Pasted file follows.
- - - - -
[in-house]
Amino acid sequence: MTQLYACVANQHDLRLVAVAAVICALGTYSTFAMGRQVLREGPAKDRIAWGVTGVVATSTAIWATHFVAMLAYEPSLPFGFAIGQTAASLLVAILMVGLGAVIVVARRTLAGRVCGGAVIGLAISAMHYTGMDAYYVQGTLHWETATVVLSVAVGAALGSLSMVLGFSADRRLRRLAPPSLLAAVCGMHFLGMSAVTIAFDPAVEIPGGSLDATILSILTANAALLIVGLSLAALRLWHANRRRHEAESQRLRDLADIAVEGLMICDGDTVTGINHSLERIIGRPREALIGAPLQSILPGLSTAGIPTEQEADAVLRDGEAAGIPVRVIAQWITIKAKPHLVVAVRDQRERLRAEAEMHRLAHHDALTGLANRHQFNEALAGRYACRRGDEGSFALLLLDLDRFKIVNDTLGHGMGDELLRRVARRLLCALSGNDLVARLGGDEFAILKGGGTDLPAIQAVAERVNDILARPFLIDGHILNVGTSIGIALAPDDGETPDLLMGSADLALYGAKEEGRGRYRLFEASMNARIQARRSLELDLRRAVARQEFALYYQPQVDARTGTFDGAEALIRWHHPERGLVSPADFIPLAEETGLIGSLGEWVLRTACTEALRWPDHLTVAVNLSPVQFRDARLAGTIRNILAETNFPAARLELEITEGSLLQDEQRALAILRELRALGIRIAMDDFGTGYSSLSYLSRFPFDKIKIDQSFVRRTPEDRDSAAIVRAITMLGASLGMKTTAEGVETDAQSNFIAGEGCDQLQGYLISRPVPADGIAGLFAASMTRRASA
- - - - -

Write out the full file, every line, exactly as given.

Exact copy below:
[in-house]
Amino acid sequence: MTQLYACVANQHDLRLVAVAAVICALGTYSTFAMGRQVLREGPAKDRIAWGVTGVVATSTAIWATHFVAMLAYEPSLPFGFAIGQTAASLLVAILMVGLGAVIVVARRTLAGRVCGGAVIGLAISAMHYTGMDAYYVQGTLHWETATVVLSVAVGAALGSLSMVLGFSADRRLRRLAPPSLLAAVCGMHFLGMSAVTIAFDPAVEIPGGSLDATILSILTANAALLIVGLSLAALRLWHANRRRHEAESQRLRDLADIAVEGLMICDGDTVTGINHSLERIIGRPREALIGAPLQSILPGLSTAGIPTEQEADAVLRDGEAAGIPVRVIAQWITIKAKPHLVVAVRDQRERLRAEAEMHRLAHHDALTGLANRHQFNEALAGRYACRRGDEGSFALLLLDLDRFKIVNDTLGHGMGDELLRRVARRLLCALSGNDLVARLGGDEFAILKGGGTDLPAIQAVAERVNDILARPFLIDGHILNVGTSIGIALAPDDGETPDLLMGSADLALYGAKEEGRGRYRLFEASMNARIQARRSLELDLRRAVARQEFALYYQPQVDARTGTFDGAEALIRWHHPERGLVSPADFIPLAEETGLIGSLGEWVLRTACTEALRWPDHLTVAVNLSPVQFRDARLAGTIRNILAETNFPAARLELEITEGSLLQDEQRALAILRELRALGIRIAMDDFGTGYSSLSYLSRFPFDKIKIDQSFVRRTPEDRDSAAIVRAITMLGASLGMKTTAEGVETDAQSNFIAGEGCDQLQGYLISRPVPADGIAGLFAASMTRRASA